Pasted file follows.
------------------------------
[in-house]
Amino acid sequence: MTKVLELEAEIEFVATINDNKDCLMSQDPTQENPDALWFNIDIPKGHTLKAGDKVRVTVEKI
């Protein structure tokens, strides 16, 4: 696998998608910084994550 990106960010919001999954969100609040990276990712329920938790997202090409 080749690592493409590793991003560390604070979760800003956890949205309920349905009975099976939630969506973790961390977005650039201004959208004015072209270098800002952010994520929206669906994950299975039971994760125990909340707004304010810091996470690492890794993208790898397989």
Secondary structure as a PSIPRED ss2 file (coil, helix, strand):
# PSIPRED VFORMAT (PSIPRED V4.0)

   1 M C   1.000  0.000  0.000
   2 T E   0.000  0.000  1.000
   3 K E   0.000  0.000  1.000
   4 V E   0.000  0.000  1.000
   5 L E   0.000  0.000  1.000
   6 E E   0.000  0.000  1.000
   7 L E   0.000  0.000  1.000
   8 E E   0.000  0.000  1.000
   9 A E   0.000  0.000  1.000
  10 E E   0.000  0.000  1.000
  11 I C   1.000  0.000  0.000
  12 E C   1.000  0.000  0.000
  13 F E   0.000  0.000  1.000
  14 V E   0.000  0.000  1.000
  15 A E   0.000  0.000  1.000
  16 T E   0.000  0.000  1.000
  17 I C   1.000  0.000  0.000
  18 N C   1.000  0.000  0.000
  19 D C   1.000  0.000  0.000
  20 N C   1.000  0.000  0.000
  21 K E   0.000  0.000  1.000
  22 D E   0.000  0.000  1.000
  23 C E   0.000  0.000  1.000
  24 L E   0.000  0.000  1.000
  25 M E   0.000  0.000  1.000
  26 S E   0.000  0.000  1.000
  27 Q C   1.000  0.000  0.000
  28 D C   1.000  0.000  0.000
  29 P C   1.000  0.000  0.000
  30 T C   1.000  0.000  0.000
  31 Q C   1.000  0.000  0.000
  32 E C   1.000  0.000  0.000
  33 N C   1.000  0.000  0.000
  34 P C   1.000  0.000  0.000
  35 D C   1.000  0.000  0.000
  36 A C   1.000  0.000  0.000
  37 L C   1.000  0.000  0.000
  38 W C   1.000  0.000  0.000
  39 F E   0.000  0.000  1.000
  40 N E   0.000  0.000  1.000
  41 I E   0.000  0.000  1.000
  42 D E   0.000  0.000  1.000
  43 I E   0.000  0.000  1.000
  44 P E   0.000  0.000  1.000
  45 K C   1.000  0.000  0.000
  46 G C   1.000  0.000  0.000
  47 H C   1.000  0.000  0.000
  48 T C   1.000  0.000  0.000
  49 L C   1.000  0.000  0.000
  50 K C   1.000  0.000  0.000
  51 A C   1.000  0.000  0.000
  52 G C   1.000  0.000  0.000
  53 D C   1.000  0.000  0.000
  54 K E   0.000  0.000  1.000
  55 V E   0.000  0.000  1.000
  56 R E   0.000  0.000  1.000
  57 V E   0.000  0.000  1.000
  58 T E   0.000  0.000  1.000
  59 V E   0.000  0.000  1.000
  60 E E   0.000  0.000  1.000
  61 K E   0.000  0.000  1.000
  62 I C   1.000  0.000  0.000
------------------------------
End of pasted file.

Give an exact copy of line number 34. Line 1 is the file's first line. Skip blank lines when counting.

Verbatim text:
  29 P C   1.000  0.000  0.000